Permanent URL to this publication: http://dx.doi.org/10.5167/uzh-8733
Perger, L; Rentsch, K M; Kullak-Ublick, G A; Verotta, D; Fattinger, K (2009). Oral heroin in opioid-dependent patients: Pharmacokinetic comparison of immediate and extended release tablets. European Journal of Pharmaceutical Sciences, 36(4-5):421-432.
|Accepted Version (Creative Commons: Attribution 3.0)|
In diacetylmorphine prescription programs for heavily dependent addicts, diacetylmorphine is usually administered intravenously, but this may not be possible due to venosclerosis or when heroin abuse had occurred via non-intravenous routes. Since up to 25% of patients administer diacetylmorphine orally, we characterised morphine absorption after single oral doses of immediate and extended release diacetylmorphine in 8 opioid addicts. Plasma concentrations were determined by liquid chromatography-mass spectrometry. Non-compartmental methods and deconvolution were applied for data analysis. Mean (+/-S.D.) immediate and extended release doses were 719+/-297 and 956+/-404mg, with high absolute morphine bioavailabilities of 56-61%, respectively. Immediate release diacetylmorphine caused rapid morphine absorption, peaking at 10-15min. Morphine absorption was considerably slower and more sustained for extended release diacetylmorphine, with only approximately 30% of maximal immediate release absorption being reached after 10min and maintained for 3-4h, with no relevant food interaction. The relative extended to immediate release bioavailability was calculated to be 86% by non-compartmental analysis and 93% by deconvolution analysis. Thus, immediate and extended release diacetylmorphine produce the intended morphine exposures. Both are suitable for substitution treatments. Similar doses can be applied if used in combination or sequentially.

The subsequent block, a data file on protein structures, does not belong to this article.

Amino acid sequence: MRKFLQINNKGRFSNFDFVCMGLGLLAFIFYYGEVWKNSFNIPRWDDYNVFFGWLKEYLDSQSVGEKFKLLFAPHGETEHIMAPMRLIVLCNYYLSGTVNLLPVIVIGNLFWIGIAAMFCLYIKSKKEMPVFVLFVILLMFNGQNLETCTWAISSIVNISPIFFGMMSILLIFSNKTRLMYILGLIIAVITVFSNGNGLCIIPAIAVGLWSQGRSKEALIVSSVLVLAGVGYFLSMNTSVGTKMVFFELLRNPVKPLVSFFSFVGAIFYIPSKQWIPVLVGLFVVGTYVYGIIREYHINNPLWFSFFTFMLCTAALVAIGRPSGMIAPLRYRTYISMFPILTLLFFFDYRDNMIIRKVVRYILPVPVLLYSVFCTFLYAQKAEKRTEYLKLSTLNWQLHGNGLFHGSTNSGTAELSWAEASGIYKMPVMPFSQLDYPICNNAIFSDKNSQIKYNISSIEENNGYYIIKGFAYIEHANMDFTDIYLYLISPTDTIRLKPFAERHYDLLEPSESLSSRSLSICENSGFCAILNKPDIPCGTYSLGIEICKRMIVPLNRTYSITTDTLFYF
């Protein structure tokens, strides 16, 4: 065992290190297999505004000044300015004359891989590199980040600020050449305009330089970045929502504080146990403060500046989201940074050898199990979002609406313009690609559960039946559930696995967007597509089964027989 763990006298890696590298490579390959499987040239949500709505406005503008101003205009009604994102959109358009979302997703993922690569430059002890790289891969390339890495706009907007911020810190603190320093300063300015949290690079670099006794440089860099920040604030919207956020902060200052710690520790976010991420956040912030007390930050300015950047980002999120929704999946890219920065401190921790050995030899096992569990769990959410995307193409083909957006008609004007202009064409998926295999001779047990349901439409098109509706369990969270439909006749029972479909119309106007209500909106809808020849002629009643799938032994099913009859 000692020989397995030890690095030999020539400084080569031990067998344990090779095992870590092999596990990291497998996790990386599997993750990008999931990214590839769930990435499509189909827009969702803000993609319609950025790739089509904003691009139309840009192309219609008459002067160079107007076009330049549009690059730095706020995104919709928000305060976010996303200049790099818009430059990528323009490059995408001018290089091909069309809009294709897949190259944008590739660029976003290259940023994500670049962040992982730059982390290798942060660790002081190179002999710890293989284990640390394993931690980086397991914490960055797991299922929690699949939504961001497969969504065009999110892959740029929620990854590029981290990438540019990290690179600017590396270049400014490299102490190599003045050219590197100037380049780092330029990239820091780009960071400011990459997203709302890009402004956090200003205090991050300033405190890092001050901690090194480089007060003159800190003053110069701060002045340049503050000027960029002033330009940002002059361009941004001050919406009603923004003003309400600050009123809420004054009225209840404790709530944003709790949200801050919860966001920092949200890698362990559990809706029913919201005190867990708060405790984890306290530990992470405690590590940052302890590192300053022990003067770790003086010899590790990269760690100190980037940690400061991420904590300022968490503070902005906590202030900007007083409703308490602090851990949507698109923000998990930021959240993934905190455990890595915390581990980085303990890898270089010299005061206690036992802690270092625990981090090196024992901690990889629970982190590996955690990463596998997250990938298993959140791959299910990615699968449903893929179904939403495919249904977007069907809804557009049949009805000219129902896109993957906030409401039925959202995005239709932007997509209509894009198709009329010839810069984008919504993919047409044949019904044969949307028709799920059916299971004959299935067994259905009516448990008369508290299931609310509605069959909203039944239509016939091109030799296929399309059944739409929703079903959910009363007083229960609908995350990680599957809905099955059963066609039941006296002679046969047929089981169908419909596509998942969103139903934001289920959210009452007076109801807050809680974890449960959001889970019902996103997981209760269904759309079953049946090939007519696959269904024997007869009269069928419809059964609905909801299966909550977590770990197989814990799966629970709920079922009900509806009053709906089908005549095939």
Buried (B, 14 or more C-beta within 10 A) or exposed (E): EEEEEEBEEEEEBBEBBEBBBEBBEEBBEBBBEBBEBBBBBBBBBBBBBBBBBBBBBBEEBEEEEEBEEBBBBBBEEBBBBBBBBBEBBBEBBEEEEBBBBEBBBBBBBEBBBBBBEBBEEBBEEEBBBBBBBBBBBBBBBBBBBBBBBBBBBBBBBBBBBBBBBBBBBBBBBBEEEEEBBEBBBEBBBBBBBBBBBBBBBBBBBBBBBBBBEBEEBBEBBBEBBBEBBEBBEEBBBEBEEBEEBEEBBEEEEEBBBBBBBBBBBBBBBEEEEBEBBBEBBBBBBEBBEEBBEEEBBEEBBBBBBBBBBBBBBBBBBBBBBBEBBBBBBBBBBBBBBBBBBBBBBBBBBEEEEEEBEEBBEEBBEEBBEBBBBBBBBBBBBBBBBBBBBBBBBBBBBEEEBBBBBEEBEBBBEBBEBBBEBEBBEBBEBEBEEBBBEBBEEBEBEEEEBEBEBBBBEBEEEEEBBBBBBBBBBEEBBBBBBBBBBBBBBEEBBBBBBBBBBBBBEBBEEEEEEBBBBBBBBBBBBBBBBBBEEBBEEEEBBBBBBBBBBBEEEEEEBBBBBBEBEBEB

|Item Type:||Journal Article, refereed, original work|
|Communities & Collections:||04 Faculty of Medicine > University Hospital Zurich > Clinic for Clinical Pharmacology and Toxicology|
04 Faculty of Medicine > University Hospital Zurich > Institute of Clinical Chemistry
|DDC:||610 Medicine & health|
|Date:||02 March 2009|
|Deposited On:||12 Jan 2009 14:53|
|Last Modified:||27 Nov 2013 19:59|
|Citations:||Web of Science®. Times Cited: 5|
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